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Facebook steps up effort to rid site of vaccine misinformation

09 March 2019

Facebook today announced that the company is taking a range of different steps to crack down on vaccine-related misinformation on its platforms.

"If a group or Page admin posts this vaccine misinformation, we will exclude the entire group or Page from recommendations, reduce these groups and Pages' distribution in News Feed and Search, and reject ads with this misinformation".

The the organisation finds ads that include misinformation about vaccinations, they will be rejected, along with related targeting options, like "vaccine controversies".

Last month, The Daily Beast found almost 150 anti-vaccine advertising spots on Facebook that specifically target women over the age of 25, which is the demographic most likely to have children needing vaccinations.

In addition, vaccine misinformation on Instagram will no longer be shown or recommended on hashtag pages or Instagram Explore.

As well as clamping down on this misinformation, Facebook is exploring ways to share educational data on vaccines when people come across anti-vaxxer content. These groups and pages will be automatically removed from recommendations and search predictions as a result.

It's also notable that Facebook is now embroiled in a public relations nightmare, with mounting criticism about its privacy protection for users as well as a perceived lack of action against alleged hate groups and Russian propaganda campaigns. Facebook is partnering with World Health Organization, US Centers for Disease Control and Prevention and others to identify a verifiable vaccine hoax and take them down.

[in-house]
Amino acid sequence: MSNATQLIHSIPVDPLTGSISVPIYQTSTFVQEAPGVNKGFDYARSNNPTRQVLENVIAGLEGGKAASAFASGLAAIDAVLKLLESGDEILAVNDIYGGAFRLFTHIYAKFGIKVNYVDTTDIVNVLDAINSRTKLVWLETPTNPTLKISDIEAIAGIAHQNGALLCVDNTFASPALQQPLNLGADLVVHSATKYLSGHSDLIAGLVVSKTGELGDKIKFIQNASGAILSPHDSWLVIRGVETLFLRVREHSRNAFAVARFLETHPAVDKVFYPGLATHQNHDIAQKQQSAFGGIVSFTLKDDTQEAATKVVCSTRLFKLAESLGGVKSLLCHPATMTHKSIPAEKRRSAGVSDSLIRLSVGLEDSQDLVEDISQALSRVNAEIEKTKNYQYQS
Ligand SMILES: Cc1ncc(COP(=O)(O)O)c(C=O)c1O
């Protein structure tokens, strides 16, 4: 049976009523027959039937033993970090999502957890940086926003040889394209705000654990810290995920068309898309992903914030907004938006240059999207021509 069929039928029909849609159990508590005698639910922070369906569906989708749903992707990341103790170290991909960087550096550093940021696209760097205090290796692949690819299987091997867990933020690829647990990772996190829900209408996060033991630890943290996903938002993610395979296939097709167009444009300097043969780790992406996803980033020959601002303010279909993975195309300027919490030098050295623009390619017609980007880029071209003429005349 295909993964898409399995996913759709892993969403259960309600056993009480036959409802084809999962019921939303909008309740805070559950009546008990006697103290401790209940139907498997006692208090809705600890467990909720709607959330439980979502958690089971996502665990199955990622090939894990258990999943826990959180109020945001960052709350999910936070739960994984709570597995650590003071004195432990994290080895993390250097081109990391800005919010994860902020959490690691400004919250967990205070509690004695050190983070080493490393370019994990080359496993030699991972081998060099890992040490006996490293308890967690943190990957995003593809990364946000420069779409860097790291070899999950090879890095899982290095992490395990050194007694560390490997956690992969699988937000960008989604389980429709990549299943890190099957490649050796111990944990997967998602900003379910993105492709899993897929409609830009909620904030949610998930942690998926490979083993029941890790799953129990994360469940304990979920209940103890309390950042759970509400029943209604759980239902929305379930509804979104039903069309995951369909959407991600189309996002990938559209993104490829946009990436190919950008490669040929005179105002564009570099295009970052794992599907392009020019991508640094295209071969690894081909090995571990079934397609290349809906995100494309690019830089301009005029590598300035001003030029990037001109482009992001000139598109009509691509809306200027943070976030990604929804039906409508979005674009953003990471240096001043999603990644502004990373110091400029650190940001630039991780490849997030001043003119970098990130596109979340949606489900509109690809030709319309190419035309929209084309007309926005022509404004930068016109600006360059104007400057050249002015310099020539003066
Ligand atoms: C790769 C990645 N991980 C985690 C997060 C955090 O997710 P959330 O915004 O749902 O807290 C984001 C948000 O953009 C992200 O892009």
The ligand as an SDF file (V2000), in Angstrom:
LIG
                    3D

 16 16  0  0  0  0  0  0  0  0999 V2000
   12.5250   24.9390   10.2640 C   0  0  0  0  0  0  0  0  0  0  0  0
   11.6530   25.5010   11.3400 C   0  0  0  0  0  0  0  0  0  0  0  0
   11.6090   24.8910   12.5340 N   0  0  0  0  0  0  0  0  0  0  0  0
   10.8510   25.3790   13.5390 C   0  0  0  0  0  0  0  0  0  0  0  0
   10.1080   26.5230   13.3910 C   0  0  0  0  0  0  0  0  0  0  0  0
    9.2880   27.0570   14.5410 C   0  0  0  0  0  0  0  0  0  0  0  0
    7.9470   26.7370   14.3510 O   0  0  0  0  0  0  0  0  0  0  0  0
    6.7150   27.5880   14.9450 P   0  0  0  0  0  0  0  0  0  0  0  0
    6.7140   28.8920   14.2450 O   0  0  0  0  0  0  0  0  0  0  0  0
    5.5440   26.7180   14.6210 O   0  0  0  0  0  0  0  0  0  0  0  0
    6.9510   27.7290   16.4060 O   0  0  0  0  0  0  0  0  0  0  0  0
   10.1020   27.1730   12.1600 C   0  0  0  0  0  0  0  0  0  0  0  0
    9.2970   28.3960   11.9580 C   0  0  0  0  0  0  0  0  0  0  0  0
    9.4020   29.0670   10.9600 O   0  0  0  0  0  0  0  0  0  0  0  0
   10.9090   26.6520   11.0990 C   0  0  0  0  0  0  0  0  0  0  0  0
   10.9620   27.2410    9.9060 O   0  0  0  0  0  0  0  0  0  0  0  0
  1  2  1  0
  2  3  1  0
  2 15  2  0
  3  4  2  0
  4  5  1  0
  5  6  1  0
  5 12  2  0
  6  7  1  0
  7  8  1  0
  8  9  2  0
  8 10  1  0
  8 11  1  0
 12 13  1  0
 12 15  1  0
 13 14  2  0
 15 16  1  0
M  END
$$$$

Art Caplan, head of the Division of Medical Ethics at the New York University School of Medicine, has said he would welcome changes but said it may be necessary for Facebook to pull "scurrilous and erroneous sites down completely". Earlier this week, a teenager from OH who had to inoculate himself testified before the Senate that his anti-vax mother received her information on vaccines exclusively through Facebook.

This is part of Facebook's expanded effort to boost, primarily, election security, and ensure political groups are not working to manipulate voters through Facebook. Anti-vax posts and pages, however, will remain live.

Last year, the UK's Advertising Standards Authority banned a Facebook ad paid for by a US-based anti-vaccination campaign group.

In January, a study by the Royal Society for Public Health (RSPH) warned social media was a "breeding ground for misleading information and negative messaging around vaccination" and more action needed to be taken to challenge claims made against vaccines.

Facebook steps up effort to rid site of vaccine misinformation